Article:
Submission for Consultation regarding the Review of the Urban Renewal Strategy

Hon LAU Wong-fat
Chairman
Panel on Development
Legislative Council
Hong Kong Special Administrative Region
c/o Legislative Council Secretariat

Submission to the Legislative Council
Panel on Development
Regarding the Review of the Urban Renewal Strategy
Friday April 3rd, 2009         CB(1)1240/08-09(05)

The Lion Rock Institute (LRI) appreciates the opportunity to comment on the Urban Renewal Strategy (URS).

The Lion Rock Institute applauds the government for recognizing its failure in preventing creeping ‘Detroitification’ of Hong Kong when it decided to embark on a root and branch review of its Urban Renewal Strategy.

In terms of social cohesion, the private sector should be the sole executor of Urban Renewal, whether there are protests over heavy handed designation of land use to a subjective and arbitrary ‘same district, 7 years old equivalent’ compensation scheme. The government’s involvement via its exercise of coercive and seemingly arbitrary power has led to wide spread public anger and ill will.

Affecting not only its effectiveness in implementing URS, but spreading to its overall effectiveness in governing Hong Kong.

Participation by private developers reduces such social friction in every step of the process – from the collection of ownership rights to the eventual use of any new development – and therefore the government should extract itself from the process.

Private sector driven Urban Renewal faces many problems imposed by the government.

First, while total profit visibility is never possible in any Urban Renewal projects, the government could go a long way in aiding private developers in their commercial calculations. By showing the exact redevelopment possibilities of any plot of land, private developers would have a much clearer picture as to whether they should engage in redevelopment.

We believe private developers will be highly interested in participating in Urban Renewal if projects passed their cost/benefit analysis.

Second, if the government chooses to retain the URA, the URA’s function should be limited to collecting title deeds. Once a complete list of titles is complete, the URA will then proceed to auction off the entire project to private developers, with the URA placing the first bid at the ‘same district, 7 years old equivalent’ compensation amount.

Private developers will then be invited to participate. Any amount of money paid by private bidders over URA’s first bid, will be distributed to the owners/occupants in the same percentage set forth by the URA. This will reduce the ill will currently demonstrated by owner/occupant of recent URA projects.

Third, the government should lower the mandatory land resumption auction trigger mechanism to a) all units but 2 (suitable for buildings with few units) or b) 80% of all units; whichever is lower.

We must caution the government that the trigger threshold should be uniform across all properties; the government should not have the arbitrary power to lower the threshold in ‘special’ cases as this will not be viewed as a wise use of power, but will be labeled as a wealth-transfer-to-the-privatedevelopers.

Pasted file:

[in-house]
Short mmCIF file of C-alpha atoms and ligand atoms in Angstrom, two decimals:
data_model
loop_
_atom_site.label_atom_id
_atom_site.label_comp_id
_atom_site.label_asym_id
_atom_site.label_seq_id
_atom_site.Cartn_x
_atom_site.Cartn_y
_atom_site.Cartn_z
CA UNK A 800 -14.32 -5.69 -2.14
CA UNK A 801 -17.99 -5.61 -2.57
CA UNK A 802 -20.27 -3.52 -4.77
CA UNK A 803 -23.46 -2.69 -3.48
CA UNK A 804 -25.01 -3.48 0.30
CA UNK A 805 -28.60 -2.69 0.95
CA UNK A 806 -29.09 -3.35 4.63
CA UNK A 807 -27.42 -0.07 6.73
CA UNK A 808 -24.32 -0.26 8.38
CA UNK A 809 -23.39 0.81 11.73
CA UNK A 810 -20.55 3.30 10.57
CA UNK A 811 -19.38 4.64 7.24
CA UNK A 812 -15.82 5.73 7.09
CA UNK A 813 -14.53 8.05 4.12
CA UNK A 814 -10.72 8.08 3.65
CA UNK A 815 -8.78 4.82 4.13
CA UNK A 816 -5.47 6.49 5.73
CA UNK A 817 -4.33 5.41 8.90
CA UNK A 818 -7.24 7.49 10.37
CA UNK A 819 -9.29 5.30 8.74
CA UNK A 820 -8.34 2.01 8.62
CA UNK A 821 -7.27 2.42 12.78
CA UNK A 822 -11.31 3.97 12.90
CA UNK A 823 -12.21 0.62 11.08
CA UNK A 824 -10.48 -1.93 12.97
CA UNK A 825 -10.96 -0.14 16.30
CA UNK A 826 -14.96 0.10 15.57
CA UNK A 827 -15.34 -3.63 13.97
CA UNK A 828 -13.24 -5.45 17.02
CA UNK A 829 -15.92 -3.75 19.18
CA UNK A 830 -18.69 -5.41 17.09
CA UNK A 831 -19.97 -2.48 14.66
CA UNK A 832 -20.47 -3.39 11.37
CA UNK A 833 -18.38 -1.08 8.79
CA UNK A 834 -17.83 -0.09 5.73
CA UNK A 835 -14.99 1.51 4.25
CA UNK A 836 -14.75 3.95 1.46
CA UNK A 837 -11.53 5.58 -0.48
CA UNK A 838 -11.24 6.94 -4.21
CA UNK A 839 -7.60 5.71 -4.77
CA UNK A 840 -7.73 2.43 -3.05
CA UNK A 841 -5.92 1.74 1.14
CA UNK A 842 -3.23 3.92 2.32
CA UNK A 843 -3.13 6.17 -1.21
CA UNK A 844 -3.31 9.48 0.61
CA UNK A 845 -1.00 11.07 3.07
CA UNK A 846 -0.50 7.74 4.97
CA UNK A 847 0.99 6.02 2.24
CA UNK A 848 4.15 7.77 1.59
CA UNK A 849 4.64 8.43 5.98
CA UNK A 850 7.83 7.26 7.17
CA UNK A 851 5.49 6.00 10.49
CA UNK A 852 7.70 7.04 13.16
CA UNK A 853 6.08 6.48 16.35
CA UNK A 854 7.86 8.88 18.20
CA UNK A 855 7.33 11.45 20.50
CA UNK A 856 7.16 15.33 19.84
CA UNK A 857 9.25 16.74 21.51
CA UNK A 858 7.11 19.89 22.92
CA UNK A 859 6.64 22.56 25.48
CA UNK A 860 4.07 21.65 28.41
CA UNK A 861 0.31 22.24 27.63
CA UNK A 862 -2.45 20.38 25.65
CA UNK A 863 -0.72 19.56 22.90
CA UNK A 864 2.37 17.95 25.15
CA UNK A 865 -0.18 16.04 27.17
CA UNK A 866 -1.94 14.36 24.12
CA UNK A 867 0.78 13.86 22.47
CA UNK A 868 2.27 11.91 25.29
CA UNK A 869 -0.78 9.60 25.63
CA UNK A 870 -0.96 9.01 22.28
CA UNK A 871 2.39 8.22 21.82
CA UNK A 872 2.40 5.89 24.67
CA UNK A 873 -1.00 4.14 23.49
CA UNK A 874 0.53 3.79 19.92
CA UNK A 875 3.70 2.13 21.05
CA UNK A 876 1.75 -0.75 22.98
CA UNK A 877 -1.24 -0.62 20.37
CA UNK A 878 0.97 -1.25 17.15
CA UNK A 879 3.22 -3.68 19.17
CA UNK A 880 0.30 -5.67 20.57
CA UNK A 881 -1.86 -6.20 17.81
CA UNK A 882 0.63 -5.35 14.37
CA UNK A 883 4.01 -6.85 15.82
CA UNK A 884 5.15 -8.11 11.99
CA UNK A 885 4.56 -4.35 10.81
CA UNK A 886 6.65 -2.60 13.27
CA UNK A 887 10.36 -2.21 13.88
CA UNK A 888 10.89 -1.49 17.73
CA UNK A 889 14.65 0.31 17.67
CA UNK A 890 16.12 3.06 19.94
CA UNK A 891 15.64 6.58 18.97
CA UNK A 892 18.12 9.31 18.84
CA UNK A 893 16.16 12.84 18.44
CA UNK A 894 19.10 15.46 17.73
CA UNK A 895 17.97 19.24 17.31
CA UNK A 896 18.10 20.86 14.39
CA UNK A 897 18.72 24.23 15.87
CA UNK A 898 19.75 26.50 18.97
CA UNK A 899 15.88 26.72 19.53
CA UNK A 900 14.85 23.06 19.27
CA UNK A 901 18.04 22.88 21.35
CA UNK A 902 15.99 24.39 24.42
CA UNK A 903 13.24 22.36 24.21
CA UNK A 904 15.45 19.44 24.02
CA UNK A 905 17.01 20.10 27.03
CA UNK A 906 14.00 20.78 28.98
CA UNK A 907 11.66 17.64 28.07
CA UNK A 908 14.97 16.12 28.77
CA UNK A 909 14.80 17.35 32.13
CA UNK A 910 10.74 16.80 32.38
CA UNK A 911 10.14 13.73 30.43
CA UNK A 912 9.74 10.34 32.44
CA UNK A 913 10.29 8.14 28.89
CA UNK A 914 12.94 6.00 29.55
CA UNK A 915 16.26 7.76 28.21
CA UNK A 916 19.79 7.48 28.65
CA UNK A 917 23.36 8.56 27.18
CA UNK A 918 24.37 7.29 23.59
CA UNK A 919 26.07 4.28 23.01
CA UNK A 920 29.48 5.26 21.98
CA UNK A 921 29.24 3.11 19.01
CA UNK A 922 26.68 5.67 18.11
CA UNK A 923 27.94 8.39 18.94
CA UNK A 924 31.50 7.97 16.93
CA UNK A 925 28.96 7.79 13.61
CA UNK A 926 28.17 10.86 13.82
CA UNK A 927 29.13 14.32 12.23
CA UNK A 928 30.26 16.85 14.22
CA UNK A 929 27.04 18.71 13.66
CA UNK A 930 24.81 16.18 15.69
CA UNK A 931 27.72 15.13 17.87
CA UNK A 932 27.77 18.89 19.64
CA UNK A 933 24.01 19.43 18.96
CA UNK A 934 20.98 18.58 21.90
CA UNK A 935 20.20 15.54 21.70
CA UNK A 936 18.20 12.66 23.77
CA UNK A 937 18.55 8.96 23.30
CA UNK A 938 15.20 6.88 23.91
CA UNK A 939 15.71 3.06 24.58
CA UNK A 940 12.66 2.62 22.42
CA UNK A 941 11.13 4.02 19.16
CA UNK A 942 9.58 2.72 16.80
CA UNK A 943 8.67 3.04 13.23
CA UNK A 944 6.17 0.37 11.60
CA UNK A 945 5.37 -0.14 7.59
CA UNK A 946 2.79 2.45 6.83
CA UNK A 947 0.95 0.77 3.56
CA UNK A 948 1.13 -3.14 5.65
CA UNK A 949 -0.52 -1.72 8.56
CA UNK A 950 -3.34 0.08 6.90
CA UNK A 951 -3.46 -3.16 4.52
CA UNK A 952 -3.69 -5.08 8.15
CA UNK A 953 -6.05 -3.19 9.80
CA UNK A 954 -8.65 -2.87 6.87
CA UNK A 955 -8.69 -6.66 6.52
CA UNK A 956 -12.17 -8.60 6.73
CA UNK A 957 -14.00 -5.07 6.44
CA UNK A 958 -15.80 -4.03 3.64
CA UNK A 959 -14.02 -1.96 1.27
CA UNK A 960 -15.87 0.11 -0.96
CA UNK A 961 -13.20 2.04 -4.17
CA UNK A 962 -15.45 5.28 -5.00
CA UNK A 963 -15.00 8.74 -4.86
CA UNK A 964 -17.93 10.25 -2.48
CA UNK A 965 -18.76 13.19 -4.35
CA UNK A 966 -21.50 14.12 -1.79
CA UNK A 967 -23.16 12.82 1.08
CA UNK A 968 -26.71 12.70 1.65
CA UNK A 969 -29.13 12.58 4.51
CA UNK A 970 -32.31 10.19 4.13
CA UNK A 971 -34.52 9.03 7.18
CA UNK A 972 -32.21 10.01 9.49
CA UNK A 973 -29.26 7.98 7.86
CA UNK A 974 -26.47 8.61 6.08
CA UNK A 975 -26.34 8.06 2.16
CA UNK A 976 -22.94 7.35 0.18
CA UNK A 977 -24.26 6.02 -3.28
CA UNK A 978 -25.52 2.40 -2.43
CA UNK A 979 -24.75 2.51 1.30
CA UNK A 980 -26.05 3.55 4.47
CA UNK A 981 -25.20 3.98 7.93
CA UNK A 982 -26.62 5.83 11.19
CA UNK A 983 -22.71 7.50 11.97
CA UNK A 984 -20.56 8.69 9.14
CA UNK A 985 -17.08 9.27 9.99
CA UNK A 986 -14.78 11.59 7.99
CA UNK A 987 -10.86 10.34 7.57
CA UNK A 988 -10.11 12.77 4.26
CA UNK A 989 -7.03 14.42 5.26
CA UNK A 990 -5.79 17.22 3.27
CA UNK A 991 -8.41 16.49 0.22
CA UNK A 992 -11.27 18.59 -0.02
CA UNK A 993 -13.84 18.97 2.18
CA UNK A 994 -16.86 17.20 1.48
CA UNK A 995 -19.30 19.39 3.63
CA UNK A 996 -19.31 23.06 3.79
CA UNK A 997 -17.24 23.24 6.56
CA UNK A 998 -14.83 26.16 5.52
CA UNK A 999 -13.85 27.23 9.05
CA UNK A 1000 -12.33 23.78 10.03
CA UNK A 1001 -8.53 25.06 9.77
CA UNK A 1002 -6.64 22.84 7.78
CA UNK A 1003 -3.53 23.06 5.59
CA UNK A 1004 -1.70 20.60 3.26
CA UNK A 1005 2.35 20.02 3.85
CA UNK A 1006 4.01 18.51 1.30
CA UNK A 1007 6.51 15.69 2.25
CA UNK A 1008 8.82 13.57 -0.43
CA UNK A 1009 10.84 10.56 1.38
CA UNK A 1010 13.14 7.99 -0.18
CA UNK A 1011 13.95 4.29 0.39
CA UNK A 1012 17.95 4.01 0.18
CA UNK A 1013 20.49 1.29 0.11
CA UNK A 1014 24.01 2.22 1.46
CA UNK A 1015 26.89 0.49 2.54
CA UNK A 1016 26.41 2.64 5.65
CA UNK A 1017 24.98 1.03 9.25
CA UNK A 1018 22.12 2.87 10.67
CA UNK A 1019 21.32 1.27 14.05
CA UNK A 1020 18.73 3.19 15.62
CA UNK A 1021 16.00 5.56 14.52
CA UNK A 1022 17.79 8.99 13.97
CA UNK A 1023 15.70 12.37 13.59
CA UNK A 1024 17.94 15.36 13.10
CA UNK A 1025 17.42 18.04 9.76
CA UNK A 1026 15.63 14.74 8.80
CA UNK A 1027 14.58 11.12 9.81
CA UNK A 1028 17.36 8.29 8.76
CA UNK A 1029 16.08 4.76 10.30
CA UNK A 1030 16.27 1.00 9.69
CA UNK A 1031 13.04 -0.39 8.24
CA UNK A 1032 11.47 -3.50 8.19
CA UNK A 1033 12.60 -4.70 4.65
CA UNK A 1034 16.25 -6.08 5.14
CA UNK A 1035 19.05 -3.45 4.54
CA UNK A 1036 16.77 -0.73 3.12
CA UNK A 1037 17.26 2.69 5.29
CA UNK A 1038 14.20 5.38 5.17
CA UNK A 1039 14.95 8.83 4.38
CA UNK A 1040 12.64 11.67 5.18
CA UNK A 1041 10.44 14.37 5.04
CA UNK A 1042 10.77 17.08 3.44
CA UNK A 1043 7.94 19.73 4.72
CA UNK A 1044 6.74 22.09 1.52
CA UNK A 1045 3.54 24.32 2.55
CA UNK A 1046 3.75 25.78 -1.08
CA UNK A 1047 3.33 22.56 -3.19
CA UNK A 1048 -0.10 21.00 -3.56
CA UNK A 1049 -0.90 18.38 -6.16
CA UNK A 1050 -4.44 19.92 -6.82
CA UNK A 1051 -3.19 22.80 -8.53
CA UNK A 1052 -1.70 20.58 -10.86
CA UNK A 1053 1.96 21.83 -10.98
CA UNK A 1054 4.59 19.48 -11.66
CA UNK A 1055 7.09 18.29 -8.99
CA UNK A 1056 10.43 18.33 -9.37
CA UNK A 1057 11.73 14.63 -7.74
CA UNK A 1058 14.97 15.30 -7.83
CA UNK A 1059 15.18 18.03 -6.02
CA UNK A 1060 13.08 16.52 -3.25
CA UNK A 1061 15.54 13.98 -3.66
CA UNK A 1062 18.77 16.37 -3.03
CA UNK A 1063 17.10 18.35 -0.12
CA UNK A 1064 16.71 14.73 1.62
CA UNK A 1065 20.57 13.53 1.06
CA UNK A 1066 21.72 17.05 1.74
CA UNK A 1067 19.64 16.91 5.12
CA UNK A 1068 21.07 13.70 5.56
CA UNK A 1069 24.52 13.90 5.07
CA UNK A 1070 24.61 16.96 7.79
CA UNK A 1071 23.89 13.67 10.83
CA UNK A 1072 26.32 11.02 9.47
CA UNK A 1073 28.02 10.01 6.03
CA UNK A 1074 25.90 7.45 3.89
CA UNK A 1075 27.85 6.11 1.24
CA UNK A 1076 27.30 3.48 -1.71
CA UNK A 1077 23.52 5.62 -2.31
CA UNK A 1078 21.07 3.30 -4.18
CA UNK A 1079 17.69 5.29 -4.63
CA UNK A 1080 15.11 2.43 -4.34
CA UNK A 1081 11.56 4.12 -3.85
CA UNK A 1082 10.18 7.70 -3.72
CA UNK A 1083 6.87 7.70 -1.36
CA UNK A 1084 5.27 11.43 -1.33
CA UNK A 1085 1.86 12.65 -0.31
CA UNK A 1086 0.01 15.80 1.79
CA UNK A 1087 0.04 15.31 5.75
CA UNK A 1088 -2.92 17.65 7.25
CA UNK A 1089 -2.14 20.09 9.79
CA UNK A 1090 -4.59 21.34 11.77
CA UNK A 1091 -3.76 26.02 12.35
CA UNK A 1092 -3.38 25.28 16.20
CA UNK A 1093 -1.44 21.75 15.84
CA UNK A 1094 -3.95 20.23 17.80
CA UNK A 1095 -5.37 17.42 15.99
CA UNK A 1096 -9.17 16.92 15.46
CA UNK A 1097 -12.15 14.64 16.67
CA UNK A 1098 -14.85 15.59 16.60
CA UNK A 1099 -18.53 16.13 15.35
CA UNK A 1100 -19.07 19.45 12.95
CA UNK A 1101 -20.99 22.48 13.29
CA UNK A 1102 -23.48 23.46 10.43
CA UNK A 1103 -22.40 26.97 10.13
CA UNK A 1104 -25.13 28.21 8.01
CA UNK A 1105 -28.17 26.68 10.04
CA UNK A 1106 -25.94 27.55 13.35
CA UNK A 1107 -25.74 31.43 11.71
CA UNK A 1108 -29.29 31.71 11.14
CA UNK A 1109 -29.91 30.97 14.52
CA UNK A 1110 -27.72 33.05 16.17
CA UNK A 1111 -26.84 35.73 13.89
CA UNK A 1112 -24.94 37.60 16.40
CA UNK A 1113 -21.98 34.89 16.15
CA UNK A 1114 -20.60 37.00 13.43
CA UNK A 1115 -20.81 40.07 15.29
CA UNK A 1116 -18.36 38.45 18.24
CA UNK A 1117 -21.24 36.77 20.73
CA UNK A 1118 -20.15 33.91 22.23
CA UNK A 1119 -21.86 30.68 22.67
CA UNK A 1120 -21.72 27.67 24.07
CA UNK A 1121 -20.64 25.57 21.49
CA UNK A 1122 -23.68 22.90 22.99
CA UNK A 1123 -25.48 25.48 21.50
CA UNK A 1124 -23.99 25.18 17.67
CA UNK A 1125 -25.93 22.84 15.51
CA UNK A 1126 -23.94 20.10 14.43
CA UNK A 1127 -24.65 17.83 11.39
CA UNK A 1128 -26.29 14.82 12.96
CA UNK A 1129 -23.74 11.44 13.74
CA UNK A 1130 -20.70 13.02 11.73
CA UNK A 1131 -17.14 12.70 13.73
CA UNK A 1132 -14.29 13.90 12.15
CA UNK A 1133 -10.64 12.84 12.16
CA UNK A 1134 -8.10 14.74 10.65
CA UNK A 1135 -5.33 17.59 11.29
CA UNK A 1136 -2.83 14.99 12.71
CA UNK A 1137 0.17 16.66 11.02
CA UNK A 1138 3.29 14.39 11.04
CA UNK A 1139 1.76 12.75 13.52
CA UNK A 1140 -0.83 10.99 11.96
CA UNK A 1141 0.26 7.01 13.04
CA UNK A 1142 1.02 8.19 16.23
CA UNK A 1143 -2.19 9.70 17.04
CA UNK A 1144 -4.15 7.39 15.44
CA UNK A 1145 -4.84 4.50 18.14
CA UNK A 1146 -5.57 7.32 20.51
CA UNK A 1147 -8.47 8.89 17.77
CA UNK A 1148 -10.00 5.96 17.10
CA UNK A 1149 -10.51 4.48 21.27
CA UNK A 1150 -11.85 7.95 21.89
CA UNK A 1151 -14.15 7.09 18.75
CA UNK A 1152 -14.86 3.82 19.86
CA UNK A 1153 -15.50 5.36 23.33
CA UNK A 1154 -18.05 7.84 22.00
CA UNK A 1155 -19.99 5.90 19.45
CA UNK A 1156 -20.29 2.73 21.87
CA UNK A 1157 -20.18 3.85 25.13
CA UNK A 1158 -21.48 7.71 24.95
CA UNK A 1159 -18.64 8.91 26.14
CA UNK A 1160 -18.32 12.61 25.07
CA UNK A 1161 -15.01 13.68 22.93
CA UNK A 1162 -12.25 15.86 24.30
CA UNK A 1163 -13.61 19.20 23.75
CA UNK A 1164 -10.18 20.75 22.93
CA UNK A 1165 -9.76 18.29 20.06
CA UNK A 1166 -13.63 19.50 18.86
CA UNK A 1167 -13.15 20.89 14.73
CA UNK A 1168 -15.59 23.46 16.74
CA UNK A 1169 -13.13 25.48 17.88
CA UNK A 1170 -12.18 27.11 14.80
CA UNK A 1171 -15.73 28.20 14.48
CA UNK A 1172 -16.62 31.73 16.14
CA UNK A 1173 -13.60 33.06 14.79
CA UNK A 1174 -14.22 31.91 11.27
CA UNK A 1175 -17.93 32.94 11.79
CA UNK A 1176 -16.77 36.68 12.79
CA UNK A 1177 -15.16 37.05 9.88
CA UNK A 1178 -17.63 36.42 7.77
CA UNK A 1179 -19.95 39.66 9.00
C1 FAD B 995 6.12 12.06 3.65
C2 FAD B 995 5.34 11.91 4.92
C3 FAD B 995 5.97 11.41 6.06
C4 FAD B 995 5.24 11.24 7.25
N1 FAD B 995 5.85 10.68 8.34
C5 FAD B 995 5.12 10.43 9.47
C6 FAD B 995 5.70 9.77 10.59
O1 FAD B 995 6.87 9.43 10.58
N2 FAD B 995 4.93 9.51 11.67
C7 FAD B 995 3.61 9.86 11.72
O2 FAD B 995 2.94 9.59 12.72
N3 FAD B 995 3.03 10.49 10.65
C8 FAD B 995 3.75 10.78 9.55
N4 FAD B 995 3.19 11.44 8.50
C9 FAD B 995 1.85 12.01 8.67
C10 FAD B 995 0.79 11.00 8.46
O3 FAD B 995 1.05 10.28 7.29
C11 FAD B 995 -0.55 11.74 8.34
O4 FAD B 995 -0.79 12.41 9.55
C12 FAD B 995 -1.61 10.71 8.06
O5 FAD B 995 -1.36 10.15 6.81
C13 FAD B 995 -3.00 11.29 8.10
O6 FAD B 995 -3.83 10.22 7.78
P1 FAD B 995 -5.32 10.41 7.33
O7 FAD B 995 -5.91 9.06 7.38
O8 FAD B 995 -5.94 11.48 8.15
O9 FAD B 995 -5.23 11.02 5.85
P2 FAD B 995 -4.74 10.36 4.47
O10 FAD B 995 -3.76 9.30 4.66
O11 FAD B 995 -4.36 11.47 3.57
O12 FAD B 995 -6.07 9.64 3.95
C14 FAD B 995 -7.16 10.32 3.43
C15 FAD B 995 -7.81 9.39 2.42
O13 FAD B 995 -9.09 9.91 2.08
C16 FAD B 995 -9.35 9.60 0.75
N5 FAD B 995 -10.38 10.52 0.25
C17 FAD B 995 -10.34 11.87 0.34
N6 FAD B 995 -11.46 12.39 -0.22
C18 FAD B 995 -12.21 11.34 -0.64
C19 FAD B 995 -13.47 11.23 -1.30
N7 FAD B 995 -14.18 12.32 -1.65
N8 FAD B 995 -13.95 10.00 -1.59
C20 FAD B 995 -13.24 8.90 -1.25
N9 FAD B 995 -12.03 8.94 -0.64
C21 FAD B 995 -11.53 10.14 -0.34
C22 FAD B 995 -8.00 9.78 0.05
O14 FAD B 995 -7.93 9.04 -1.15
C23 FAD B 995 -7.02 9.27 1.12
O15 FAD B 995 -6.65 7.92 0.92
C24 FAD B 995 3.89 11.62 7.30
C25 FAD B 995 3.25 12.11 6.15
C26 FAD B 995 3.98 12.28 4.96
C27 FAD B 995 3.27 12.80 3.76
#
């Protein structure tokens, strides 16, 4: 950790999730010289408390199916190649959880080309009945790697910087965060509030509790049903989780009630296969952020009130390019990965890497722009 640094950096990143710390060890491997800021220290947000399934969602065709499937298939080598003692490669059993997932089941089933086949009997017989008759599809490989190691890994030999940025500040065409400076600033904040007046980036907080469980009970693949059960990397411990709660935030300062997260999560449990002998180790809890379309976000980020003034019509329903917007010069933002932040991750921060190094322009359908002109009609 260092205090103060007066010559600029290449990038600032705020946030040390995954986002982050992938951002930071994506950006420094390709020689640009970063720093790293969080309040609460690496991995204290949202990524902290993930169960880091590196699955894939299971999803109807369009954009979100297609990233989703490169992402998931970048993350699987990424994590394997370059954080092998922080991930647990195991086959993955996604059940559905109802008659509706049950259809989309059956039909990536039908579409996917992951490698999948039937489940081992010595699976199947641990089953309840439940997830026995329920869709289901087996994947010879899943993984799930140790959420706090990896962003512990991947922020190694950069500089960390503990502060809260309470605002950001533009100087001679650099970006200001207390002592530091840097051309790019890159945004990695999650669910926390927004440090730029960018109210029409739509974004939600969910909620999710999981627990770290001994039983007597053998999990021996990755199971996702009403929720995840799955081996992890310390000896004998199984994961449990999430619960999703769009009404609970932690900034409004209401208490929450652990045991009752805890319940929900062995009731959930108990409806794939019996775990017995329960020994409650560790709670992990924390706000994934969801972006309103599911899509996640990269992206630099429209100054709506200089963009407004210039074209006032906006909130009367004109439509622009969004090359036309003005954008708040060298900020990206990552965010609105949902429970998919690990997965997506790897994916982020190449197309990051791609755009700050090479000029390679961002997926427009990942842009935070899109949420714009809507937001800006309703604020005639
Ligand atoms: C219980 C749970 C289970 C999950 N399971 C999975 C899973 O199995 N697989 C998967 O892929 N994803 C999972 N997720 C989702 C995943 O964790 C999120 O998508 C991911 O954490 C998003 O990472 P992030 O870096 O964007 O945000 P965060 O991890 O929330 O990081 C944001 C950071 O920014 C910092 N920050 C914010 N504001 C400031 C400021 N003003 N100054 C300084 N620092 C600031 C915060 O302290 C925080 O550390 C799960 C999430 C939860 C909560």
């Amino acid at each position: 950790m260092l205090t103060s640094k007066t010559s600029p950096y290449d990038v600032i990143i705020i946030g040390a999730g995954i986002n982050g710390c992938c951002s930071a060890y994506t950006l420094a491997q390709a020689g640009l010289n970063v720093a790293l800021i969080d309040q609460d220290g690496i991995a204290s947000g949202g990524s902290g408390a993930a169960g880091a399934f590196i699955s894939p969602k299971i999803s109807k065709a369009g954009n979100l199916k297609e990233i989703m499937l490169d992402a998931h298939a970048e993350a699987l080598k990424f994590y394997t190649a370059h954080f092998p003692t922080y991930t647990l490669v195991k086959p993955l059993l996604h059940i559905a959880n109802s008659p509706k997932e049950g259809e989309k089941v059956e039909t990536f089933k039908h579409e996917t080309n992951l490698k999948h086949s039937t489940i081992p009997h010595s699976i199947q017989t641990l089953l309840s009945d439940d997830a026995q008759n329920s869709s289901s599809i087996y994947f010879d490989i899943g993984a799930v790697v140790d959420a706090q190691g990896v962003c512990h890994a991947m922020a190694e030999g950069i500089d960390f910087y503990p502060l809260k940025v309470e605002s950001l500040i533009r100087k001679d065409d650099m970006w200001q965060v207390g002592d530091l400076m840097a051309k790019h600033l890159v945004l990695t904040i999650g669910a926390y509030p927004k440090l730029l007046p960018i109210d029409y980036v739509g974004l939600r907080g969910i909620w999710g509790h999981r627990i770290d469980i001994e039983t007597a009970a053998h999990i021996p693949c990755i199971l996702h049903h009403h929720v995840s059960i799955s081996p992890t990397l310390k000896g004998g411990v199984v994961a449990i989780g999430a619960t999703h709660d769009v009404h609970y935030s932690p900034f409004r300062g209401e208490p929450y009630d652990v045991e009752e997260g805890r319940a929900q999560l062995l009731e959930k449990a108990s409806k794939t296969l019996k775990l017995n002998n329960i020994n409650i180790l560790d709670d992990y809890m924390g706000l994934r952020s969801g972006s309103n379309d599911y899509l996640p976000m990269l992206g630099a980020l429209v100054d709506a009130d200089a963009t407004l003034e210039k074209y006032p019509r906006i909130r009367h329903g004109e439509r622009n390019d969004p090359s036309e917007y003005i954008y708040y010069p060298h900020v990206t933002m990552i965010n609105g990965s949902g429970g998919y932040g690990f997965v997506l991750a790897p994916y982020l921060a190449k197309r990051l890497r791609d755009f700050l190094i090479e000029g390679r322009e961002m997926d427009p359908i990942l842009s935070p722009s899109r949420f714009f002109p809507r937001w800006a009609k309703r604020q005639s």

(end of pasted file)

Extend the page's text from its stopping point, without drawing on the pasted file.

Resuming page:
Fourth, the current system of sudden categorization of certain buildings as ‘historical’ and hence have its redevelopment or perhaps even renovation rights limited, will only further encourage urban dilapidation. As owners will understand that the better the building is maintained, the more likely the populist mob will descend upon it in which the government will then fail to resist the mob pressure and render the building ‘historical.’

This will cause serious harm to the living standard of occupants, which at best will be a nuisance, at worst a direct threat to the overall public health standards in Hong Kong.

Fifth, the government should learn from the mistakes stemming from the government’s abdication of its responsibilities in the Time Square case. The redevelopment party, Wharf Holdings, after paying substantial land premium, enjoyed no substantial upgrade to the nearby road infrastructure, leading to the absurd situation where traffic is not only backed up into the Cross Harbour Tunnel, but all the way into Hunghom.

The Lion Rock Institute respectfully invites the Legislative Council and the Panel on Development to trust the market in deciding what redevelopment projects must commence. If the market value for redevelopment is perceived to be profitable, the private sector will invest. Through the URS’ involvement, crowding-out occurs, and the private sector’s interest in redevelopment decreases.

The creation of a quality and vibrant urban living environment in Hong Kong will only be maintained by the market. In order for owners/occupants to have a fairer compensation, for the cultural value of the redeveloped areas to be enhanced and for a far more effective arrest of urban decay, Hong Kong needs redevelopment by the private sector, with as little coercion and hence unintended consequences and ill will by the government as possible.

Thank you for your consideration and continued work serving Hong Kong.